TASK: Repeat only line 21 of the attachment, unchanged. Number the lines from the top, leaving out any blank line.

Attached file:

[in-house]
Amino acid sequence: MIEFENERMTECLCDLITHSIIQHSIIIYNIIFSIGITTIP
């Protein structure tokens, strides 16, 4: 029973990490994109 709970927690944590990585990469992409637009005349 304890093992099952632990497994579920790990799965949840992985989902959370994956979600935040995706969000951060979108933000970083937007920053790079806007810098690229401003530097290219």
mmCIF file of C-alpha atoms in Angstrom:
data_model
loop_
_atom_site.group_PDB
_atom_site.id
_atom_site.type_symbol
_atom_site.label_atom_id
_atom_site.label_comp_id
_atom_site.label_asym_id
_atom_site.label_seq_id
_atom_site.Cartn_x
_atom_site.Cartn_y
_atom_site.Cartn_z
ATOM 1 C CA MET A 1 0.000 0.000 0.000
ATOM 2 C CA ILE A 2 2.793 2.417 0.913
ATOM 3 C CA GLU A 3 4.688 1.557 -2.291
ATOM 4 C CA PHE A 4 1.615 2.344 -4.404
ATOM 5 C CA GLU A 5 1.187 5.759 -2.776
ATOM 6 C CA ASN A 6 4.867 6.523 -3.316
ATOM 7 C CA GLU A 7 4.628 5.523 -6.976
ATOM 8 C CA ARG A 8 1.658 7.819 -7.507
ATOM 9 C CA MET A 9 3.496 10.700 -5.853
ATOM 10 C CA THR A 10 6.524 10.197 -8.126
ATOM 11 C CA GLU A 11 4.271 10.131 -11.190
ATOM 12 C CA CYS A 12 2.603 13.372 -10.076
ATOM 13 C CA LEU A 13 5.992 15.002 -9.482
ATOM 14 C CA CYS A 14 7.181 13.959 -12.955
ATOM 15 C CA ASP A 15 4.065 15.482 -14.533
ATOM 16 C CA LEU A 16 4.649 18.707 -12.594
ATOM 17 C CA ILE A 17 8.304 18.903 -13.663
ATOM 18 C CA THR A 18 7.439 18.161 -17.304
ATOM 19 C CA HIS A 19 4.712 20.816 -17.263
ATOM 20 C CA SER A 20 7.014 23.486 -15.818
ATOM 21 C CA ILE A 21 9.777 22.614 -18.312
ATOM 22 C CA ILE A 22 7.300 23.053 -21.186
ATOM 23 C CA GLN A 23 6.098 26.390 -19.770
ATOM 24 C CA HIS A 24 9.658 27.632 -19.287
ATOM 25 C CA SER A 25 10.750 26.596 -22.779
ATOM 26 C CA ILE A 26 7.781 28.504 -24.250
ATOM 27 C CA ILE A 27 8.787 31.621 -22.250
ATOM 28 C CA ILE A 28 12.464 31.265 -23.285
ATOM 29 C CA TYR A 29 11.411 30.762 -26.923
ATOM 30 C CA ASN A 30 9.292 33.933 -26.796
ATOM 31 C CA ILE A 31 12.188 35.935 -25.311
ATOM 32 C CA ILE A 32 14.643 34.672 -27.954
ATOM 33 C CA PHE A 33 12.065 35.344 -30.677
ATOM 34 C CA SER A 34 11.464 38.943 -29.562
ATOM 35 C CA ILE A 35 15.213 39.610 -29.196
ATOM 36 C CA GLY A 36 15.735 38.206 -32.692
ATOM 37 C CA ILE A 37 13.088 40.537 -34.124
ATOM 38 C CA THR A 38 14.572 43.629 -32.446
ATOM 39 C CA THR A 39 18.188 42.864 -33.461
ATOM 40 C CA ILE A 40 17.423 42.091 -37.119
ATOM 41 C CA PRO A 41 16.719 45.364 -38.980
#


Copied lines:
ATOM 5 C CA GLU A 5 1.187 5.759 -2.776